Featured image: Jonathan Weiss / Shutterstock.com
When it comes to sports, certain locations possess an iconic significance in the minds of fans. The mention of Augusta suggests golf’s Masters Tournament. “The Garden” only means the home of the Boston Celtics, while Wrigley is forever Wrigley Field, the friendly confines of the Chicago Cubs. In racing, two cities rise above all the others: Indianapolis and Daytona. Indy is the center of the open-wheel racing universe every May, and Daytona remains the most important race (with the biggest payday) in the world of NASCAR. Sixty years ago this week, the modern version of the Daytona 500 began, and its winner would become the patriarch of one of the most successful family dynasties in sports.
Bill France, Sr. founded the National Association for Stock Car Auto Racing in February of 1948 in Daytona. The Florida city had already built a reputation as a prime spot for land-speed record attempts, and various races had taken place in the city at the Daytona Beach Road Course. France’s innovation was to create an organization that would implement rules and codes that applied specifically to stock car racing, a driving tradition that had grown out of regular vehicles modified for speed by liquor runners trying to outrun the authorities during Prohibition.
By 1959, France and NASCAR inaugurated a new race, the Daytona 500, at the recently finished Daytona International Speedway, a 2.5-mile, four-turn course. It’s remarkable today to think of a major sporting event not being televised, but it’s true; the 41,921 spectators present on February 22 were the only witnesses. That’s too bad, because the rest of the country missed a classic contest with a controversial finish. Though the entire race was run without a caution, things got intense down the stretch.
During the final 30 laps, Lee Petty and Johnny Beauchamp battled furiously for the lead. Petty went ahead with three laps left, and the duo crossed the finish line close enough for a photo finish. Each driver was convinced that he’d won, and in fact, NASCAR officials unofficially declared Beauchamp the winner. However, nearby observers like driver Fireball Roberts had a contrary opinion; it took three days of France studying photos and news footage before he awarded the win to Petty on February 25, 1959. The controversial finish and delay helped expand the NASCAR brand, as the extended time to decide the winner kept the race in the headlines.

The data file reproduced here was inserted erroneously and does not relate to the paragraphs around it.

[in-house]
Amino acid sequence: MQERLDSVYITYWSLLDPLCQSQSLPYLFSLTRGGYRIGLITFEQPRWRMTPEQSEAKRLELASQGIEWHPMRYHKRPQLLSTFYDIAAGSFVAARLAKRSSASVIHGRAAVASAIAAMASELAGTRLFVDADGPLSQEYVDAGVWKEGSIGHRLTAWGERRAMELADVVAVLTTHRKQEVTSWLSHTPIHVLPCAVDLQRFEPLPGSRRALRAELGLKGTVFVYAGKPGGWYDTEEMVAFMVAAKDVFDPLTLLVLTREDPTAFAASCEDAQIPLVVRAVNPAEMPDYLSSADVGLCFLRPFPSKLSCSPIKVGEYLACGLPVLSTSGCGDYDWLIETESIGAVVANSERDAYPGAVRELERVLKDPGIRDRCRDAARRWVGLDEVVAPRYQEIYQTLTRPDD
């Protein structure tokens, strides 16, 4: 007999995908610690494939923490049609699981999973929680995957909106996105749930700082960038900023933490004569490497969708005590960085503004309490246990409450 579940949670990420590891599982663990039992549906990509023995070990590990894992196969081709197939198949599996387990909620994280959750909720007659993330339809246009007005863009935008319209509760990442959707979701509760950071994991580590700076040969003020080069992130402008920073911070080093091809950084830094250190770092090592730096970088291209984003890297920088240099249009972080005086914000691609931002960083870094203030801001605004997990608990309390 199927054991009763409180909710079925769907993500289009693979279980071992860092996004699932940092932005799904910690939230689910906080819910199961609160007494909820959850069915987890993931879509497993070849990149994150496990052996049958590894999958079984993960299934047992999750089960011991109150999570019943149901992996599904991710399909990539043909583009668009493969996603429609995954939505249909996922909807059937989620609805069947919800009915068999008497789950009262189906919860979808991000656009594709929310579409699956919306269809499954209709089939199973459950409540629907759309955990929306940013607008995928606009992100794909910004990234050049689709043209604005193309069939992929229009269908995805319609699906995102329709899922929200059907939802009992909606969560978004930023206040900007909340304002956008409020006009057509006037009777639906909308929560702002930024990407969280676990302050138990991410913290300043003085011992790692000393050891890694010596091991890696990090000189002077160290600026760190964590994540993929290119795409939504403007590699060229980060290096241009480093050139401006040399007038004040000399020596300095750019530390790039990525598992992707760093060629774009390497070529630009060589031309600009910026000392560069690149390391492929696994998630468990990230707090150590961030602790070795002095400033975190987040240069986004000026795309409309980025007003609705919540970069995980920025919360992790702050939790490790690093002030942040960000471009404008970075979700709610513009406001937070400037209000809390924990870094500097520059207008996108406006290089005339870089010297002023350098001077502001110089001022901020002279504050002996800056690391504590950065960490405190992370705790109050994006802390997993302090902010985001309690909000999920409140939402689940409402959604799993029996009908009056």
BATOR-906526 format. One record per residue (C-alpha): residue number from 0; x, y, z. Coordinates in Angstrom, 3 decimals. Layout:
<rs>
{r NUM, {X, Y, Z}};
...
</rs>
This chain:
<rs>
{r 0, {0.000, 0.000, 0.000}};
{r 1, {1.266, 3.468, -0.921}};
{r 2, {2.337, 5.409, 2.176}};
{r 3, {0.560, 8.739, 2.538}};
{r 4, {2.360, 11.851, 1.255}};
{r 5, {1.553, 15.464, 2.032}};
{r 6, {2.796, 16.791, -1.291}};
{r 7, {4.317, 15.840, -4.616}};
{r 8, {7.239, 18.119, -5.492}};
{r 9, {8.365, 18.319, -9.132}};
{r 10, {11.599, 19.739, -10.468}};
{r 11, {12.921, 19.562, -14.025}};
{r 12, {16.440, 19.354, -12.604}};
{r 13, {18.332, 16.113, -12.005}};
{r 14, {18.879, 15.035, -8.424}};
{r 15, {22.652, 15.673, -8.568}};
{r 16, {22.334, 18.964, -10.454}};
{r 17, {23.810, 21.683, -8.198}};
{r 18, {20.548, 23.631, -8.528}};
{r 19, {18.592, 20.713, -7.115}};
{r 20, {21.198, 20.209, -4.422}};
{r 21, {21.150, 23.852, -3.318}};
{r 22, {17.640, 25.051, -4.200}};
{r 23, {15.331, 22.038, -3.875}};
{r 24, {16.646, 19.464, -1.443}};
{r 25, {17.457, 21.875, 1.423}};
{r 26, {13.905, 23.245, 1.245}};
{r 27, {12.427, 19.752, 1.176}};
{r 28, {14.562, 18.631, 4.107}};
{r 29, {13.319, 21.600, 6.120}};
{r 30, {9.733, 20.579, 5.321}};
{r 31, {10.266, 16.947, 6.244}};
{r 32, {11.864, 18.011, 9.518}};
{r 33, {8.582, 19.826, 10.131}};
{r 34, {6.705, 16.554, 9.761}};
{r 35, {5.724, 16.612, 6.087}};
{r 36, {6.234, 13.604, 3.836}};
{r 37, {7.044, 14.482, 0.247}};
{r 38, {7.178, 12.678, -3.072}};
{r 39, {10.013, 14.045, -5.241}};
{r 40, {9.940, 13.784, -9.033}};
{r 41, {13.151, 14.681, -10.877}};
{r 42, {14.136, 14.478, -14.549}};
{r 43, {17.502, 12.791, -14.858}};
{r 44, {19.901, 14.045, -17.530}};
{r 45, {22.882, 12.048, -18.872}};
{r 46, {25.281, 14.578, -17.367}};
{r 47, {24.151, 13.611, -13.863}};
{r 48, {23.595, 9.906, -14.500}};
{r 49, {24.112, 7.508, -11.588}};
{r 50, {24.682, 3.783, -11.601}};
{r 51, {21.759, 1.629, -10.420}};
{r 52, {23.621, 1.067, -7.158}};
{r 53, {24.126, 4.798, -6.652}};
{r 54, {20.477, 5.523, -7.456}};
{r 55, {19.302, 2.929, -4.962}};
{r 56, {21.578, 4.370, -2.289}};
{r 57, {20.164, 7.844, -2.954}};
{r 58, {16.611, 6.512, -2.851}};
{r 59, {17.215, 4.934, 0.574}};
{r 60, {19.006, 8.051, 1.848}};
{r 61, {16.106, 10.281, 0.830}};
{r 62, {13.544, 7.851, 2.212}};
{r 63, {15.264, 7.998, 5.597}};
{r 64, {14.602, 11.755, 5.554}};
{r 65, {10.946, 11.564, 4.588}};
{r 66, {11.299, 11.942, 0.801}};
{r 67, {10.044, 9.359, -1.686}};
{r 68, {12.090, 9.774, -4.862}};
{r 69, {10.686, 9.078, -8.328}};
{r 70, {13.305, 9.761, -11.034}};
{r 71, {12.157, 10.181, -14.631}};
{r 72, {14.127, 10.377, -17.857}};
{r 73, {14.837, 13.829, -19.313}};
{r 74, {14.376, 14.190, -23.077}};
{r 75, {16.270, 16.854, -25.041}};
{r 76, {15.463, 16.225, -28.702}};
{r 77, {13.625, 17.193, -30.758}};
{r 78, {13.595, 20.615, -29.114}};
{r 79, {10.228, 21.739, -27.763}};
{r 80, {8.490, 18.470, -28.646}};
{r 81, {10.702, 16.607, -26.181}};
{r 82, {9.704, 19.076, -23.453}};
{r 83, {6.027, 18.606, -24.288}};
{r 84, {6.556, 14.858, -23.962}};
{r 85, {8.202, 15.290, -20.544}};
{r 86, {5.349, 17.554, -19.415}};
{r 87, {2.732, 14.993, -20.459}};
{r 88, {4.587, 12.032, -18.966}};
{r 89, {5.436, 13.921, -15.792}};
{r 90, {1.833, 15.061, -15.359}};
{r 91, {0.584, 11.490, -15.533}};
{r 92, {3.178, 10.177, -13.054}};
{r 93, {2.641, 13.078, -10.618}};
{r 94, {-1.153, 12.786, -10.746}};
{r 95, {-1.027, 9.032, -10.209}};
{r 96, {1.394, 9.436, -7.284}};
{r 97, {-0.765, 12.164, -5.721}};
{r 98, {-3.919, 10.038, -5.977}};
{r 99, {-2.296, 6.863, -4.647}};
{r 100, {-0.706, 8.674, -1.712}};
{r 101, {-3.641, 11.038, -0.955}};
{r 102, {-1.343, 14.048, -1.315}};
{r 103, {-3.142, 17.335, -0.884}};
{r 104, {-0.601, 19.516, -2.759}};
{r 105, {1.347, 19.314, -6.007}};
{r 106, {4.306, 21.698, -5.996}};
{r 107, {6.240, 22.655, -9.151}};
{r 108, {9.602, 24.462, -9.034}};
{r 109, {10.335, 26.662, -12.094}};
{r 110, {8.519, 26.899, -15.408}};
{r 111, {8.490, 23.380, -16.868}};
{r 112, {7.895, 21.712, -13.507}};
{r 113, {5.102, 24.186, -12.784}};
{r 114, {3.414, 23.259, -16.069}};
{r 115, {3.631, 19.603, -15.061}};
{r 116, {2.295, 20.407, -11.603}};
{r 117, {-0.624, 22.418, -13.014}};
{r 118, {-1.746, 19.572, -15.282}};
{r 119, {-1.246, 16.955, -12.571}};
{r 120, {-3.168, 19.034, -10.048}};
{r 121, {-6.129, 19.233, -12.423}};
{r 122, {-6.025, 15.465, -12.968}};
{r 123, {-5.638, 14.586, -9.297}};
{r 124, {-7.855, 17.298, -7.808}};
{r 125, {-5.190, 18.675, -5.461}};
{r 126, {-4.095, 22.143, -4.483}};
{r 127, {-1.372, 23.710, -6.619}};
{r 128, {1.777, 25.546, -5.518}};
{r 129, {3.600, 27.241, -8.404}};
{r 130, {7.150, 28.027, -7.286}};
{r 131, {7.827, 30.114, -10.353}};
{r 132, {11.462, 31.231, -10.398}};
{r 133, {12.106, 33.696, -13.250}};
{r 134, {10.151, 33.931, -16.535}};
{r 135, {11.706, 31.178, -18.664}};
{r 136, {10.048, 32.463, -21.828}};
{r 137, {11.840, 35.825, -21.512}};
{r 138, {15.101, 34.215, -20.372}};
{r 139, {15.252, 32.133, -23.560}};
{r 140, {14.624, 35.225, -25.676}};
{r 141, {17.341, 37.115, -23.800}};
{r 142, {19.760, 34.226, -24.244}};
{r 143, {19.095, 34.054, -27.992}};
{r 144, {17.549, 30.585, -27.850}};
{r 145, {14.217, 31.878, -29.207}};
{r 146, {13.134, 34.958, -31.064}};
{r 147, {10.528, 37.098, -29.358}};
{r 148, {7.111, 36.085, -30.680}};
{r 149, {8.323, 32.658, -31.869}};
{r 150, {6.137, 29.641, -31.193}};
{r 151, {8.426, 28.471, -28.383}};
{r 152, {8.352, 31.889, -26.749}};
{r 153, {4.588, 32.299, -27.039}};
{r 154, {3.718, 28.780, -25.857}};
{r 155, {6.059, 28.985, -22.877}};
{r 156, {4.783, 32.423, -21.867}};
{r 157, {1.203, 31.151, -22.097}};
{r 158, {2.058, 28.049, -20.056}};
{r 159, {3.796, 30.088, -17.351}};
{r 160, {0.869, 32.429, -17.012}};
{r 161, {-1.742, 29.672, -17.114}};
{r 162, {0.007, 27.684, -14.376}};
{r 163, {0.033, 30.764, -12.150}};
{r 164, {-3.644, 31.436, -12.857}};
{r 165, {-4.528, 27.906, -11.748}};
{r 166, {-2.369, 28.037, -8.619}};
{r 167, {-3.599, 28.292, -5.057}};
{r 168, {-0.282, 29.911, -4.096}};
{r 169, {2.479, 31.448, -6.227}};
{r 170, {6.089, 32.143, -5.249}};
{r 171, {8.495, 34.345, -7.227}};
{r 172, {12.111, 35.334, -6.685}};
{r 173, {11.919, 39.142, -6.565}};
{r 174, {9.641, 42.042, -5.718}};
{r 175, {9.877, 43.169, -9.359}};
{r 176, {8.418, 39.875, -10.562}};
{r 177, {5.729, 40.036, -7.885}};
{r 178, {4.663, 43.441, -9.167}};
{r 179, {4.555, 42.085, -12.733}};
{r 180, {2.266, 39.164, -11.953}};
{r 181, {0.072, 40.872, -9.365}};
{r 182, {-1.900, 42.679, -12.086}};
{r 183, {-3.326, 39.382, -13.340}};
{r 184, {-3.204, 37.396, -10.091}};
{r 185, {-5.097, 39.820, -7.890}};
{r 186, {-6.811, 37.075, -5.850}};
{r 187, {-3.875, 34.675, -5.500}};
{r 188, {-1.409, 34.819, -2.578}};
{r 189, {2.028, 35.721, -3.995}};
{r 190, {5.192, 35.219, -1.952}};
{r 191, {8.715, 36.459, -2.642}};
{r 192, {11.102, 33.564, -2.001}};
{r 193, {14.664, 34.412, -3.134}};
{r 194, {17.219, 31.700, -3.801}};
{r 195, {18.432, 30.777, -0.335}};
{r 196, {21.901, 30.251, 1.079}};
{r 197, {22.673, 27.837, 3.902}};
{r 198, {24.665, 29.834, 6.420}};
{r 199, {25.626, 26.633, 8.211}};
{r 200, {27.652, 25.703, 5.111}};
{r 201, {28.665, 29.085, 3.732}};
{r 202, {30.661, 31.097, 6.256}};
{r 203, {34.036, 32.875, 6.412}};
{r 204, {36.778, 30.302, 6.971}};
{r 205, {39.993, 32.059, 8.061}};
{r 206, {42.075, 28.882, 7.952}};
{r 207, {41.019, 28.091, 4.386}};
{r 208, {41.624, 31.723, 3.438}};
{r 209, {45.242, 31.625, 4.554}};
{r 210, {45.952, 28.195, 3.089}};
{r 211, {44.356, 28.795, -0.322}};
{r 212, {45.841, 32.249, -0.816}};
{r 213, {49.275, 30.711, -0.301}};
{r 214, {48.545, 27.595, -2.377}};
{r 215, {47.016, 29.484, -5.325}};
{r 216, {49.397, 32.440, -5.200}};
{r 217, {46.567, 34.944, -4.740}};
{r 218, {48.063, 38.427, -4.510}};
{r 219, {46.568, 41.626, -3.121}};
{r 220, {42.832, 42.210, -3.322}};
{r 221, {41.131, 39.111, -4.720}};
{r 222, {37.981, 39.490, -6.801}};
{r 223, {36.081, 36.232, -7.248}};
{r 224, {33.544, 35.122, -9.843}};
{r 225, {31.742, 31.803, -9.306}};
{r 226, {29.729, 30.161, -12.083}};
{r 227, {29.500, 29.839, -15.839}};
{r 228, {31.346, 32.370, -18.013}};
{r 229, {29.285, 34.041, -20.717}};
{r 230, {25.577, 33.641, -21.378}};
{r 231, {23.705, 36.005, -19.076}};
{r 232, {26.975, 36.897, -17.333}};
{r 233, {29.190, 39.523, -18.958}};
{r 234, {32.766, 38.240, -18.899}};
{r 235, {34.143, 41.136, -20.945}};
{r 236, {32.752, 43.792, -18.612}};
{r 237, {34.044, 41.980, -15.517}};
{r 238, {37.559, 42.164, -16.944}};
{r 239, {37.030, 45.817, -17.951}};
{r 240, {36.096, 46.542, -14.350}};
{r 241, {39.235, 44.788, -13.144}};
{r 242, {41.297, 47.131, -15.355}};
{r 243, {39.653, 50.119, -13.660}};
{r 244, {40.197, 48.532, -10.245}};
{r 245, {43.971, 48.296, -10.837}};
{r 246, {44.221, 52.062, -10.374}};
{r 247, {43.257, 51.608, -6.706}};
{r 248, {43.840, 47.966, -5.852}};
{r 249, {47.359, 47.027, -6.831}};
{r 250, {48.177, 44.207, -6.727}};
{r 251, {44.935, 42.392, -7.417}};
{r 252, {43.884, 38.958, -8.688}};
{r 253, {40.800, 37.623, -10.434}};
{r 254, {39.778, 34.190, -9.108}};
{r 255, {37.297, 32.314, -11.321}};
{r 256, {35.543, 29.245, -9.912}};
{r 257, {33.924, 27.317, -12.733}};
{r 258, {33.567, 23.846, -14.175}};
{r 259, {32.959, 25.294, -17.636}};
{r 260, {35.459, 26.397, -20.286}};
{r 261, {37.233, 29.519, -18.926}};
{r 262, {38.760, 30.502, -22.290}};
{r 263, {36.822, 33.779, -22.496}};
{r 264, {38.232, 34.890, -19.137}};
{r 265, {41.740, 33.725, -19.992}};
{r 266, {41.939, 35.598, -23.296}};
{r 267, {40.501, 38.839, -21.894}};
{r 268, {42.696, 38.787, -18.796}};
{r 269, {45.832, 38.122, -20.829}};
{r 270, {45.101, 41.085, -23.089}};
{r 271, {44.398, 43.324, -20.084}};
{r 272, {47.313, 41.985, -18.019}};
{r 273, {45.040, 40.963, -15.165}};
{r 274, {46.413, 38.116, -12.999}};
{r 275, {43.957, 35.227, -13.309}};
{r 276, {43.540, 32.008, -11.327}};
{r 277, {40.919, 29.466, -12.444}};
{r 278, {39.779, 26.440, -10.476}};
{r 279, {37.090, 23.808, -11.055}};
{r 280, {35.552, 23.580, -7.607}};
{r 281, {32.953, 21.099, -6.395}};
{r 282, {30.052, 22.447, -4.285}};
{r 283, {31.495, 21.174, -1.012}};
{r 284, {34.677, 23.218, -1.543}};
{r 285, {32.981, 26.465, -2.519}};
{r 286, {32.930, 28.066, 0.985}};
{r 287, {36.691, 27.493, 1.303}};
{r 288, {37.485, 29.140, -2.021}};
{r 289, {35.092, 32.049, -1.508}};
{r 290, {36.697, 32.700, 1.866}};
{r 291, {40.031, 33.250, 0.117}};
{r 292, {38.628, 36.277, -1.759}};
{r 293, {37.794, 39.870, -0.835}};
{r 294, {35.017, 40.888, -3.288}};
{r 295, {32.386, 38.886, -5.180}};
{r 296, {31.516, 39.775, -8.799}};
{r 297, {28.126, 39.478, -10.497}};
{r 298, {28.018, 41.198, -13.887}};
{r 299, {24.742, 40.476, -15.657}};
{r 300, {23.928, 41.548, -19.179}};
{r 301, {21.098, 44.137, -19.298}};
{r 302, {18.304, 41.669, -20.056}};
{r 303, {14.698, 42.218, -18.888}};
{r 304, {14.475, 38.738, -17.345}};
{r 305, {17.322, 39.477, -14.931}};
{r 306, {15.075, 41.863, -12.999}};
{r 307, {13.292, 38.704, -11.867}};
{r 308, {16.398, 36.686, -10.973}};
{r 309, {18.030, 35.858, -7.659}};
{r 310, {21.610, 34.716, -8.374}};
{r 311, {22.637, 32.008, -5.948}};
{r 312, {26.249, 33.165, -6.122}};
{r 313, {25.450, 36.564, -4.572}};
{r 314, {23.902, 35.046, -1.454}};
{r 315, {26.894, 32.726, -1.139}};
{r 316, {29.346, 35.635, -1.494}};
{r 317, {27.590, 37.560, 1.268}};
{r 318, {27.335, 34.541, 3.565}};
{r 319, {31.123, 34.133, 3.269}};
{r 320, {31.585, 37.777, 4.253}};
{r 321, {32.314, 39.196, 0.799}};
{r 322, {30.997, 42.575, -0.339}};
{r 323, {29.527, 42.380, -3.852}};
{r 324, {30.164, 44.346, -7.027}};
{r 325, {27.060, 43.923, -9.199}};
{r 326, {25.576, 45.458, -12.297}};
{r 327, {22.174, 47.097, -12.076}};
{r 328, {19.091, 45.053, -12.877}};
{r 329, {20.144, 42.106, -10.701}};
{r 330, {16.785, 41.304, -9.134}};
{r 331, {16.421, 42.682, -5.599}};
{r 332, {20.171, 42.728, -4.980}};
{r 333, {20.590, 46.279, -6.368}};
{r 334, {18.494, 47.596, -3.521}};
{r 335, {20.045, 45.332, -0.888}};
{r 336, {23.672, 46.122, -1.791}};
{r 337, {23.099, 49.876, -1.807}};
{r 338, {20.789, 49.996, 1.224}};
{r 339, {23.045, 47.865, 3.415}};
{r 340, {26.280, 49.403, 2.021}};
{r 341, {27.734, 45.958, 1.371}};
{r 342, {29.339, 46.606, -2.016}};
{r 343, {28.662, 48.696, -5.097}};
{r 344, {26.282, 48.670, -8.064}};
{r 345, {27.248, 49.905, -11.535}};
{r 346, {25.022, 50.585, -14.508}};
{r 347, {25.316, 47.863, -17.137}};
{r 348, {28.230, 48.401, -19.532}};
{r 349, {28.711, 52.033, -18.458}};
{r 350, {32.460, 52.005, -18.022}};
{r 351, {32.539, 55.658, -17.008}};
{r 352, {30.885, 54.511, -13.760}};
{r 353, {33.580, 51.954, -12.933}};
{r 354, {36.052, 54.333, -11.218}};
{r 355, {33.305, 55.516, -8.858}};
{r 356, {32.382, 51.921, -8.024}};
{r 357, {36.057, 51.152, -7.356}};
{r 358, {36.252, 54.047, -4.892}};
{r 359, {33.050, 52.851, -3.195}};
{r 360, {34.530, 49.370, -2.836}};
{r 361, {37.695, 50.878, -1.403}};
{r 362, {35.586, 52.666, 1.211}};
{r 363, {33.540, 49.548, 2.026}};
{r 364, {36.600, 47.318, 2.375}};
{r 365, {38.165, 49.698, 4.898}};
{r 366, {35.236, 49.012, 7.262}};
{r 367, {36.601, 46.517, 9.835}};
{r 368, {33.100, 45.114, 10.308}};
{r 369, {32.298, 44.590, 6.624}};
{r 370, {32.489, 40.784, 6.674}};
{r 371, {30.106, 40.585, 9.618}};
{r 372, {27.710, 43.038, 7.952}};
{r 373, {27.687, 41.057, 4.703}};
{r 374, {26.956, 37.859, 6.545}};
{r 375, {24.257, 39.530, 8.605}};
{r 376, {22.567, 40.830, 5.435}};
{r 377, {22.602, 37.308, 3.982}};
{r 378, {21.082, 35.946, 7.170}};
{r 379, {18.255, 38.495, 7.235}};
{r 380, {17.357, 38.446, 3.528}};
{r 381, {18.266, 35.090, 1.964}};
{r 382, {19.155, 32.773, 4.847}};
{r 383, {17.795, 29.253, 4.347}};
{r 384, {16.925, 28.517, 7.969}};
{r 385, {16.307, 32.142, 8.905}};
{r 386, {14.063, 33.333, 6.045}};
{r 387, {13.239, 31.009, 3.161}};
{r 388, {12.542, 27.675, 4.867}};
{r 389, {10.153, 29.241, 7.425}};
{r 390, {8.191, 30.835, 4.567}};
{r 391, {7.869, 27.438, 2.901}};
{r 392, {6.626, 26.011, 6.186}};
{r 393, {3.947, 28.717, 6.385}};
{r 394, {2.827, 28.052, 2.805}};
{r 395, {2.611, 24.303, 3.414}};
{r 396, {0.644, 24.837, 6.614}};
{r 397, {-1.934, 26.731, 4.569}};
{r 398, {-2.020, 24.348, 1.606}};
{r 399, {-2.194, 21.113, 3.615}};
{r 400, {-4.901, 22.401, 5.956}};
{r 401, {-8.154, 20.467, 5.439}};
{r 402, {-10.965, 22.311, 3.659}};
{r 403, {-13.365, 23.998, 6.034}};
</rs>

Coming out of this race, the popularity of NASCAR would steadily grow, with Daytona remaining its most prestigious race with the biggest purse, annually. It’s part of the Monster Energy NASCAR Cup Series and a crucial piece of the series championship. As a stark contrast to its untelevised beginning, 20 million people now watch the race every year.
After winning that first race, Petty went on to major success in NASCAR. He finished in the top five in points for each of the league’s first 11 seasons and won the Grand National Series championship three times. He also became the patriarch of a racing dynasty, as his son Richard would go on to become NASCAR’s all-time race winner, and his younger son, Maurice, would become a successful crew chief and engine builder for the family’s Petty Enterprises. Richard, nicknamed “The King,” won the NASCAR Championship seven times and took 200 individual races, including a record seven wins at Daytona. Richard’s own son, Kyle, would win eight races in the Monster series and finish in 173 Top Tens. Kyle’s son, Adam, followed the other three into racing, making him the first fourth-generation competitor in modern American sports, but he was unfortunately killed in an accident during practice laps for the Busch 200 in 2000. Maurice’s son, Ritchie, also competed in several races in the 1990s.
Despite the humble (and not entirely legal) origins of stock car racing, the efforts of Bill France, Sr. and an untold legion of drivers, crew members, track owners, promoters, and fans grew NASCAR into a worldwide brand with an audience of millions. The Daytona 500 remains the center of that universe. As long as racing remains popular in the U.S. (and it shows no sign of getting the checkered flag anytime soon), Daytona is going to stay one of the two most important cities in the world of wheels.